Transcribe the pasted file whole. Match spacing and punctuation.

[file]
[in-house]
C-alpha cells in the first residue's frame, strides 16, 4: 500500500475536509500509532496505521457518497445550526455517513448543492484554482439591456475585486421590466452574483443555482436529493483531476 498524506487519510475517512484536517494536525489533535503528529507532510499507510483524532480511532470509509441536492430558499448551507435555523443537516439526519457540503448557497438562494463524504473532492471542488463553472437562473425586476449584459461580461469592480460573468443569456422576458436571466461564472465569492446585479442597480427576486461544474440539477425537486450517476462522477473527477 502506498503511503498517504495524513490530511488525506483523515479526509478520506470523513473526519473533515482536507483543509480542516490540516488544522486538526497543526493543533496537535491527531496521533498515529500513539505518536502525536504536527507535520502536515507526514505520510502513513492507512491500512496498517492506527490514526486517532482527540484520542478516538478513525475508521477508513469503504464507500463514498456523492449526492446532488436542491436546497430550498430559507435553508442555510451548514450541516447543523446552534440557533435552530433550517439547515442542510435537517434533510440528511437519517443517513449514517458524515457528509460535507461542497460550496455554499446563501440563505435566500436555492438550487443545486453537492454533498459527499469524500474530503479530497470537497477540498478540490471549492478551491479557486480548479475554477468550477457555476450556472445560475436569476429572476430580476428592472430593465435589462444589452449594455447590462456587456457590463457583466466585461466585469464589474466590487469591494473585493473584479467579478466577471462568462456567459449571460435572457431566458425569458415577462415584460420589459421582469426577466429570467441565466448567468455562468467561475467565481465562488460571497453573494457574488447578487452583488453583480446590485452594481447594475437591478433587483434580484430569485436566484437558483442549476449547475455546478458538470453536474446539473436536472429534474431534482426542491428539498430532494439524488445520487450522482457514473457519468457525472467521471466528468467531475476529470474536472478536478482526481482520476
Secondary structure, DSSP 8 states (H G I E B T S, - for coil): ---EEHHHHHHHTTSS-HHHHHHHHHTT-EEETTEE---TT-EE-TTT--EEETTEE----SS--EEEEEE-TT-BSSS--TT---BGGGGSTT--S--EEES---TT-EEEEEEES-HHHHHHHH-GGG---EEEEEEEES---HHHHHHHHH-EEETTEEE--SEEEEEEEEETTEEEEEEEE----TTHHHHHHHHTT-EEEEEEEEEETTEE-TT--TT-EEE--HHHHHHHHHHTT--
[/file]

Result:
[in-house]
C-alpha cells in the first residue's frame, strides 16, 4: 500500500475536509500509532496505521457518497445550526455517513448543492484554482439591456475585486421590466452574483443555482436529493483531476 498524506487519510475517512484536517494536525489533535503528529507532510499507510483524532480511532470509509441536492430558499448551507435555523443537516439526519457540503448557497438562494463524504473532492471542488463553472437562473425586476449584459461580461469592480460573468443569456422576458436571466461564472465569492446585479442597480427576486461544474440539477425537486450517476462522477473527477 502506498503511503498517504495524513490530511488525506483523515479526509478520506470523513473526519473533515482536507483543509480542516490540516488544522486538526497543526493543533496537535491527531496521533498515529500513539505518536502525536504536527507535520502536515507526514505520510502513513492507512491500512496498517492506527490514526486517532482527540484520542478516538478513525475508521477508513469503504464507500463514498456523492449526492446532488436542491436546497430550498430559507435553508442555510451548514450541516447543523446552534440557533435552530433550517439547515442542510435537517434533510440528511437519517443517513449514517458524515457528509460535507461542497460550496455554499446563501440563505435566500436555492438550487443545486453537492454533498459527499469524500474530503479530497470537497477540498478540490471549492478551491479557486480548479475554477468550477457555476450556472445560475436569476429572476430580476428592472430593465435589462444589452449594455447590462456587456457590463457583466466585461466585469464589474466590487469591494473585493473584479467579478466577471462568462456567459449571460435572457431566458425569458415577462415584460420589459421582469426577466429570467441565466448567468455562468467561475467565481465562488460571497453573494457574488447578487452583488453583480446590485452594481447594475437591478433587483434580484430569485436566484437558483442549476449547475455546478458538470453536474446539473436536472429534474431534482426542491428539498430532494439524488445520487450522482457514473457519468457525472467521471466528468467531475476529470474536472478536478482526481482520476
Secondary structure, DSSP 8 states (H G I E B T S, - for coil): ---EEHHHHHHHTTSS-HHHHHHHHHTT-EEETTEE---TT-EE-TTT--EEETTEE----SS--EEEEEE-TT-BSSS--TT---BGGGGSTT--S--EEES---TT-EEEEEEES-HHHHHHHH-GGG---EEEEEEEES---HHHHHHHHH-EEETTEEE--SEEEEEEEEETTEEEEEEEE----TTHHHHHHHHTT-EEEEEEEEEETTEE-TT--TT-EEE--HHHHHHHHHHTT--